theoretic

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English[edit]

Alternative forms[edit]

Etymology[edit]

English theory +‎ -etic, from Latin theōrēticus, from Ancient Greek θεωρητικός (theōrētikós).

Pronunciation[edit]

  • IPA(key): /ˌθiːəˈɹɛtɪk/, /ˌθɪə̯ˈɹɛtɪk/

Adjective[edit]

theoretic (comparative more theoretic, superlative most theoretic)

  1. Concerned with theories or hypotheses rather than with practical matters.
    • 1826, Rev. James Gilchrist, The Perpetuity of Christian Baptism Maintained (page 43)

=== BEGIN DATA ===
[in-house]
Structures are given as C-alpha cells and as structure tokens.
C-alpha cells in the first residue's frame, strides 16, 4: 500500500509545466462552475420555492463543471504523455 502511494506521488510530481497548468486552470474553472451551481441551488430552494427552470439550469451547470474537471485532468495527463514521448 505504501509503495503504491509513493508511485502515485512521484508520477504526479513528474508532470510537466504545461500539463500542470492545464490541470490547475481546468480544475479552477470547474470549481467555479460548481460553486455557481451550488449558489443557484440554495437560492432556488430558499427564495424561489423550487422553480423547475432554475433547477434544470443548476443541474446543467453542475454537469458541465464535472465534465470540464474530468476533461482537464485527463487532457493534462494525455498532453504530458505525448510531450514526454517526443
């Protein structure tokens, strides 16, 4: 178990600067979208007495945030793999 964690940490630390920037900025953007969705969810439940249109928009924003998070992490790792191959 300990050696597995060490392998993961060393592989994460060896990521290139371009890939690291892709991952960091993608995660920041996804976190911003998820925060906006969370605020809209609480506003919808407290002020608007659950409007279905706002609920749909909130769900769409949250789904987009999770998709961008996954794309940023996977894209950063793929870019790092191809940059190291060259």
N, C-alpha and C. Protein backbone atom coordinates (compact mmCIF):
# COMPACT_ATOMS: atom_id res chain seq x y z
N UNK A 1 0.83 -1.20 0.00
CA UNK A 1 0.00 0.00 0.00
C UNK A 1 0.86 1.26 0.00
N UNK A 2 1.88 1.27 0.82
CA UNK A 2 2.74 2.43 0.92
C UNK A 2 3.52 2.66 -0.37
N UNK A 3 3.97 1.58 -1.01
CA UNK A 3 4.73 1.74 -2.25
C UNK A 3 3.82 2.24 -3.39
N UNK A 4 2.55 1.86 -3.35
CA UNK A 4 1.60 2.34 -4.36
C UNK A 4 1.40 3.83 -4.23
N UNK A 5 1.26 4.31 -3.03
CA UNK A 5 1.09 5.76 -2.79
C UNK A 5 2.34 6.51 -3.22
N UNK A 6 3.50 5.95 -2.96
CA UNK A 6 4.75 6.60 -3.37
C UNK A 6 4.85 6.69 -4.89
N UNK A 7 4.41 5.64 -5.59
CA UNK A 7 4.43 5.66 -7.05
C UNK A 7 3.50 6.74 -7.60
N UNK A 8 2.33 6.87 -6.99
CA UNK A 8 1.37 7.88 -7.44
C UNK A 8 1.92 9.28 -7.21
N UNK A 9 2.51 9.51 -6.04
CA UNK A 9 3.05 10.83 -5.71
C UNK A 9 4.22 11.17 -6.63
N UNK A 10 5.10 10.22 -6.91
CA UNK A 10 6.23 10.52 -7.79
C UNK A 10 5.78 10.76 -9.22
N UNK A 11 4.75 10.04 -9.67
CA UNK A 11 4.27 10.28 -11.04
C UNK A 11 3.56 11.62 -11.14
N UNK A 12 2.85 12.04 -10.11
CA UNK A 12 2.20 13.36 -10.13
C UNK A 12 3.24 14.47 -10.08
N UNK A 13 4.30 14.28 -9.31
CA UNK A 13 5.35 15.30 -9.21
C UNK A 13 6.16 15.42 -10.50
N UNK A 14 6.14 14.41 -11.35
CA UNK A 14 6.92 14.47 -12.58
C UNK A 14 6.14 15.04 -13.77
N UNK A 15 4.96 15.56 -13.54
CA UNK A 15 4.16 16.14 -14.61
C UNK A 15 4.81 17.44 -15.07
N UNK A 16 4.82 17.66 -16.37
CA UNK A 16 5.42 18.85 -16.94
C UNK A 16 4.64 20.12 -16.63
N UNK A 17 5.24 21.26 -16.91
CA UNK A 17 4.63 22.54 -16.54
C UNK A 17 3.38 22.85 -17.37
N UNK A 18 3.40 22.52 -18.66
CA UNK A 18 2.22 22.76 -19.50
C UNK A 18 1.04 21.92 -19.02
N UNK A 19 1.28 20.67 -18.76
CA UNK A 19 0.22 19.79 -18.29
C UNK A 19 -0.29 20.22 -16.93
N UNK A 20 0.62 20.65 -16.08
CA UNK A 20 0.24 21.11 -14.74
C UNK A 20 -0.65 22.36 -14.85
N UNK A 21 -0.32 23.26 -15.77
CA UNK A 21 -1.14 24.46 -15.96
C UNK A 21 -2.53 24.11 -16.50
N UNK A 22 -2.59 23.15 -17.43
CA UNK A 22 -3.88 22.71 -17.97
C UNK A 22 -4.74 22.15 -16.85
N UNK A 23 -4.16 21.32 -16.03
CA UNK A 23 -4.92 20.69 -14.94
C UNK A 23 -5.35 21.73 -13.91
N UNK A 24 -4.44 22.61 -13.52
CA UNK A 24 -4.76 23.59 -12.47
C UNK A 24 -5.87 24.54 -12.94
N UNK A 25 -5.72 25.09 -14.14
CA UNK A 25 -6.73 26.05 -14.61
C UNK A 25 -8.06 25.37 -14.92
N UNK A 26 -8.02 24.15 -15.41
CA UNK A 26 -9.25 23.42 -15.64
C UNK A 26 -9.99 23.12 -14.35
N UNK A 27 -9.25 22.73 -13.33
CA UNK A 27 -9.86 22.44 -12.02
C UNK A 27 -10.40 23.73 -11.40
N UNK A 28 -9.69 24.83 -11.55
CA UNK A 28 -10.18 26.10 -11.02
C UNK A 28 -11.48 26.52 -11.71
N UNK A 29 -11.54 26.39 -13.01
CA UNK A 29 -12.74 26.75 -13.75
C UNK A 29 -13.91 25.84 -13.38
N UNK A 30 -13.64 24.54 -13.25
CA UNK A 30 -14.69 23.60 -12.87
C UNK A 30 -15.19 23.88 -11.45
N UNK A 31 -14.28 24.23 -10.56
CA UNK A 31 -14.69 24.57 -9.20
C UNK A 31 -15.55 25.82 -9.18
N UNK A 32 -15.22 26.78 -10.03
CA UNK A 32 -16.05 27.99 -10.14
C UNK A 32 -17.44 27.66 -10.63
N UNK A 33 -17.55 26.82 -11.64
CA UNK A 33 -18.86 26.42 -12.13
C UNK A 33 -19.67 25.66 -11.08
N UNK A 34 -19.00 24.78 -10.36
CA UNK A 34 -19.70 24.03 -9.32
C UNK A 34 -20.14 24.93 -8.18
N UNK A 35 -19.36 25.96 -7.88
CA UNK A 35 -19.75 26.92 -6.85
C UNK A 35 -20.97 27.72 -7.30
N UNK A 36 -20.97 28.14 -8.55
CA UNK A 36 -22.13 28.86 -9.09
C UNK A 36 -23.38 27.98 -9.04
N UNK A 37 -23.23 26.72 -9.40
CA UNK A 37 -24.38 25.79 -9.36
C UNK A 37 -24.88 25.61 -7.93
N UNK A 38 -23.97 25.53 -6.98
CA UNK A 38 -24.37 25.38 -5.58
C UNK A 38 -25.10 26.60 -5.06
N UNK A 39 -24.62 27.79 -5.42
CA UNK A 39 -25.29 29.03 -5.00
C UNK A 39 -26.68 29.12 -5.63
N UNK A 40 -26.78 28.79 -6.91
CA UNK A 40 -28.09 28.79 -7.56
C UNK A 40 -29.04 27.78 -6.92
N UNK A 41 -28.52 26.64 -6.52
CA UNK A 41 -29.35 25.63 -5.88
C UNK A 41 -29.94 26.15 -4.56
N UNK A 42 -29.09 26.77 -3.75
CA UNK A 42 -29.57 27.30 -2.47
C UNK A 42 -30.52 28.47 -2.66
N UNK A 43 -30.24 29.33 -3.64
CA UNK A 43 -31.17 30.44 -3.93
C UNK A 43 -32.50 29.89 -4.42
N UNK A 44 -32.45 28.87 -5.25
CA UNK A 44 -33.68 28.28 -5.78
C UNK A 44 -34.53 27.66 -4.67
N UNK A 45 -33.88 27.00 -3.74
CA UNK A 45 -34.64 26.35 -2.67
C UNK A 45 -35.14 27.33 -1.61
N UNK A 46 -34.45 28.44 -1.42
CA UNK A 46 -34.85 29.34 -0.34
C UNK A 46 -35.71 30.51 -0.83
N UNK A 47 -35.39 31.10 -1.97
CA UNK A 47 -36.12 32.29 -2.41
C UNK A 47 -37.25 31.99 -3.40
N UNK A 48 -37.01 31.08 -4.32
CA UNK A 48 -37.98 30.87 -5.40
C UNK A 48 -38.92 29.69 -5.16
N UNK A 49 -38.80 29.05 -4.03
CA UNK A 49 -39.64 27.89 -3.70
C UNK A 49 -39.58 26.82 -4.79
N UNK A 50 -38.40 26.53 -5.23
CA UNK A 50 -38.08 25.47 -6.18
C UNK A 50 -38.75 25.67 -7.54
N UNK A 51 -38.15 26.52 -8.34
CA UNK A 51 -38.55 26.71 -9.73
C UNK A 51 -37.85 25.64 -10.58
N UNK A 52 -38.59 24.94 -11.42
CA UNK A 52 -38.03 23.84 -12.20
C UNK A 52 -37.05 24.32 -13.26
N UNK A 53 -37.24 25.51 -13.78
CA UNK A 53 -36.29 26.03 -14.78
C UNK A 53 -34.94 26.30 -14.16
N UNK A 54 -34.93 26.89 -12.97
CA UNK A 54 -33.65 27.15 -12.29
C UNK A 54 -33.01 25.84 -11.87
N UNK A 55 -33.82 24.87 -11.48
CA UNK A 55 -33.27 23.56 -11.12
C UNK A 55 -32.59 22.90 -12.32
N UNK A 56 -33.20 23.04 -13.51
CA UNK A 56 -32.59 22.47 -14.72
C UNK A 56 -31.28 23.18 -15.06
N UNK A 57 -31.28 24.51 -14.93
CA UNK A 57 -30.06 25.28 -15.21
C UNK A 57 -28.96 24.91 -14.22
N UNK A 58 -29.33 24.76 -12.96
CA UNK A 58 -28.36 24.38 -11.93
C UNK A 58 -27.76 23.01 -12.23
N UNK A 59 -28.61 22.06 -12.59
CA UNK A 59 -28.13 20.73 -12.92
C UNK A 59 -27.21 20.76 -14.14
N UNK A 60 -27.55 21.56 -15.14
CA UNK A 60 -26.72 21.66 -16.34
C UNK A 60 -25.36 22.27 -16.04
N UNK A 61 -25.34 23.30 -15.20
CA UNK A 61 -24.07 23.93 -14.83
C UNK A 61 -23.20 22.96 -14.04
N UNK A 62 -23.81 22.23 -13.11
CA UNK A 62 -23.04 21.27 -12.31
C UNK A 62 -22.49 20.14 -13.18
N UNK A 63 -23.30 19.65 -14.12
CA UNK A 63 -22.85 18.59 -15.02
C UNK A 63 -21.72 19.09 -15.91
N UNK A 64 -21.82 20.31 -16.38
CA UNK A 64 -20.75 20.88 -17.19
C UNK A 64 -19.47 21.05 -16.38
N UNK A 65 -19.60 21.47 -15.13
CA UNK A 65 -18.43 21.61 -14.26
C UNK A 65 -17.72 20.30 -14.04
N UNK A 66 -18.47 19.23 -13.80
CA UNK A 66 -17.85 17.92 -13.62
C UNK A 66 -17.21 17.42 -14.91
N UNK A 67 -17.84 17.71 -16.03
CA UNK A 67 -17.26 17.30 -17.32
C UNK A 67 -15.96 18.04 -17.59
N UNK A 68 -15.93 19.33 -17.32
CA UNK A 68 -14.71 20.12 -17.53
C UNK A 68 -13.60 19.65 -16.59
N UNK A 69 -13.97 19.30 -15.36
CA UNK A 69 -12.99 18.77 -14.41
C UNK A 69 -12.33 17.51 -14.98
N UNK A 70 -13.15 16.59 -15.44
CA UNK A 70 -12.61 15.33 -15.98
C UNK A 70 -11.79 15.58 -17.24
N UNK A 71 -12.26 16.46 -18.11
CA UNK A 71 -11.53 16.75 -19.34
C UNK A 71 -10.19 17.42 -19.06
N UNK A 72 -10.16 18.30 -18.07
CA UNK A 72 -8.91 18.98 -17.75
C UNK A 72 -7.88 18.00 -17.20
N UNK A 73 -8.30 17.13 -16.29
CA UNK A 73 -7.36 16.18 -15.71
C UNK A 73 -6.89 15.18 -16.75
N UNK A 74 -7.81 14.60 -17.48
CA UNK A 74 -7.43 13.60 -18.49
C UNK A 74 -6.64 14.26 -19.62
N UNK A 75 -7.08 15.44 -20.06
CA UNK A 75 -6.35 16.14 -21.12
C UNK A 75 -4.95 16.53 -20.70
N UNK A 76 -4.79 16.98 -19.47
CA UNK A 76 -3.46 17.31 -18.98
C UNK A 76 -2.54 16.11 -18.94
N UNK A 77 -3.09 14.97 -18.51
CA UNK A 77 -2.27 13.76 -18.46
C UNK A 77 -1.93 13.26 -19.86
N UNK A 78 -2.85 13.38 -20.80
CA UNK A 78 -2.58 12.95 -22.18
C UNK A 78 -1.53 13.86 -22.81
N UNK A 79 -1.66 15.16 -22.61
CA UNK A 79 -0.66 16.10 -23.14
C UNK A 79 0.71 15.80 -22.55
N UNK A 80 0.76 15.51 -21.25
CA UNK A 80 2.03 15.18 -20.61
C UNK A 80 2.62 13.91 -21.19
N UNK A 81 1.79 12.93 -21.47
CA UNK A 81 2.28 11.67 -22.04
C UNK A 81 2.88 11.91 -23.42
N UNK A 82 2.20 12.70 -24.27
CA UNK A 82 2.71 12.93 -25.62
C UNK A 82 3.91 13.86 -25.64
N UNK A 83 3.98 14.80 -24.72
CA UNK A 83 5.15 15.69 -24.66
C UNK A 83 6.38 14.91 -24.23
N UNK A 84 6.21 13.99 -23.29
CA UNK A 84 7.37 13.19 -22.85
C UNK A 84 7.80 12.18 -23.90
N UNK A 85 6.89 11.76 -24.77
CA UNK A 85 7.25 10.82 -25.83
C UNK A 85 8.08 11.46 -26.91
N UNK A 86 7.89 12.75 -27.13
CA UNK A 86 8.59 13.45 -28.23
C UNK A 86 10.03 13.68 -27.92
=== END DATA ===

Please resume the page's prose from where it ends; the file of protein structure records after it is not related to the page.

We shall, therefore, only very humbly submit whether the whole statement be not rather too theoretic and somewhat too darkly adumbrated in ambiguous phraseology for plain, uncollegian understandings.
  2. Existing only in theory, not proven in reality.

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